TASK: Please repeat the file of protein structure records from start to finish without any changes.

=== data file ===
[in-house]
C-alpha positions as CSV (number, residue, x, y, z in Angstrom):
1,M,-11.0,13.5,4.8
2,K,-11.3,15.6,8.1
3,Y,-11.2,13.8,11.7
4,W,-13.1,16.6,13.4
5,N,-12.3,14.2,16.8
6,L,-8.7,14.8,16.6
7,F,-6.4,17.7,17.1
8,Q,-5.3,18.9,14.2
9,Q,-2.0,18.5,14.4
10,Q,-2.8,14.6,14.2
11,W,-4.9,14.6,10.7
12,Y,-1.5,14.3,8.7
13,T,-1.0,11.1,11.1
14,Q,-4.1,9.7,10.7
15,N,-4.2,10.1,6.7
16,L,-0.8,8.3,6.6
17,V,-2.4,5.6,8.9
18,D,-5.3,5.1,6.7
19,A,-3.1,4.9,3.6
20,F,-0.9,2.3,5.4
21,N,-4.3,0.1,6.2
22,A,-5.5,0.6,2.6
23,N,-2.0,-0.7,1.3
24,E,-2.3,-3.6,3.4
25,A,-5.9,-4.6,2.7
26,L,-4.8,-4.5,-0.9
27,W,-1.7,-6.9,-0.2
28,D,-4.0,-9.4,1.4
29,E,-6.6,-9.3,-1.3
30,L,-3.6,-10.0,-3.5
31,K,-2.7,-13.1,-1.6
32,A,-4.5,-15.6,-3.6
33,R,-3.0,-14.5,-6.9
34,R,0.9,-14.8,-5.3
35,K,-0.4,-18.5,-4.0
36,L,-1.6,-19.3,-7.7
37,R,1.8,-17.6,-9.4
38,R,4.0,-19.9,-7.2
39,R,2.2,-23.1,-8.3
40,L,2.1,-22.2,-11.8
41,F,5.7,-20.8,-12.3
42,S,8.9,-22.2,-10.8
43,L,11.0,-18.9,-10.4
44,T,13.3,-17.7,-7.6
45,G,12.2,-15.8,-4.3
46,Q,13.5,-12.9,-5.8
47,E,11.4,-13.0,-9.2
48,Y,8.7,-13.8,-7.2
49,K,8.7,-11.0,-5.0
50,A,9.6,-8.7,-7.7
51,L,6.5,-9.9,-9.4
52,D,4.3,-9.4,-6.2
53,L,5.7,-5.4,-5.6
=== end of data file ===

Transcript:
[in-house]
C-alpha positions as CSV (number, residue, x, y, z in Angstrom):
1,M,-11.0,13.5,4.8
2,K,-11.3,15.6,8.1
3,Y,-11.2,13.8,11.7
4,W,-13.1,16.6,13.4
5,N,-12.3,14.2,16.8
6,L,-8.7,14.8,16.6
7,F,-6.4,17.7,17.1
8,Q,-5.3,18.9,14.2
9,Q,-2.0,18.5,14.4
10,Q,-2.8,14.6,14.2
11,W,-4.9,14.6,10.7
12,Y,-1.5,14.3,8.7
13,T,-1.0,11.1,11.1
14,Q,-4.1,9.7,10.7
15,N,-4.2,10.1,6.7
16,L,-0.8,8.3,6.6
17,V,-2.4,5.6,8.9
18,D,-5.3,5.1,6.7
19,A,-3.1,4.9,3.6
20,F,-0.9,2.3,5.4
21,N,-4.3,0.1,6.2
22,A,-5.5,0.6,2.6
23,N,-2.0,-0.7,1.3
24,E,-2.3,-3.6,3.4
25,A,-5.9,-4.6,2.7
26,L,-4.8,-4.5,-0.9
27,W,-1.7,-6.9,-0.2
28,D,-4.0,-9.4,1.4
29,E,-6.6,-9.3,-1.3
30,L,-3.6,-10.0,-3.5
31,K,-2.7,-13.1,-1.6
32,A,-4.5,-15.6,-3.6
33,R,-3.0,-14.5,-6.9
34,R,0.9,-14.8,-5.3
35,K,-0.4,-18.5,-4.0
36,L,-1.6,-19.3,-7.7
37,R,1.8,-17.6,-9.4
38,R,4.0,-19.9,-7.2
39,R,2.2,-23.1,-8.3
40,L,2.1,-22.2,-11.8
41,F,5.7,-20.8,-12.3
42,S,8.9,-22.2,-10.8
43,L,11.0,-18.9,-10.4
44,T,13.3,-17.7,-7.6
45,G,12.2,-15.8,-4.3
46,Q,13.5,-12.9,-5.8
47,E,11.4,-13.0,-9.2
48,Y,8.7,-13.8,-7.2
49,K,8.7,-11.0,-5.0
50,A,9.6,-8.7,-7.7
51,L,6.5,-9.9,-9.4
52,D,4.3,-9.4,-6.2
53,L,5.7,-5.4,-5.6